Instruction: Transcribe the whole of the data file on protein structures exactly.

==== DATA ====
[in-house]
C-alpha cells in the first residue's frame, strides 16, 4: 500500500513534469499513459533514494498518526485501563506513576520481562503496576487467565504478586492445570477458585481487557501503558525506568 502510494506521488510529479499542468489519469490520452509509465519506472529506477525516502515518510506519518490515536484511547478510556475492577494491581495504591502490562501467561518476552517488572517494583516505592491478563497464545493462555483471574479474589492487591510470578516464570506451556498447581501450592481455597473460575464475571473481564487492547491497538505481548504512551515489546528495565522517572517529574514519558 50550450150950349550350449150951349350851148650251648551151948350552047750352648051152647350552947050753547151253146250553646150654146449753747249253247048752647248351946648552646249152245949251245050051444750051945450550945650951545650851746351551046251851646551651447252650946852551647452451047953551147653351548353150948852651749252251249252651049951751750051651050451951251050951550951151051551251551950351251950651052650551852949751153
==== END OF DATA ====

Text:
[in-house]
C-alpha cells in the first residue's frame, strides 16, 4: 500500500513534469499513459533514494498518526485501563506513576520481562503496576487467565504478586492445570477458585481487557501503558525506568 502510494506521488510529479499542468489519469490520452509509465519506472529506477525516502515518510506519518490515536484511547478510556475492577494491581495504591502490562501467561518476552517488572517494583516505592491478563497464545493462555483471574479474589492487591510470578516464570506451556498447581501450592481455597473460575464475571473481564487492547491497538505481548504512551515489546528495565522517572517529574514519558 50550450150950349550350449150951349350851148650251648551151948350552047750352648051152647350552947050753547151253146250553646150654146449753747249253247048752647248351946648552646249152245949251245050051444750051945450550945650951545650851746351551046251851646551651447252650946852551647452451047953551147653351548353150948852651749252251249252651049951751750051651050451951251050951550951151051551251551950351251950651052650551852949751153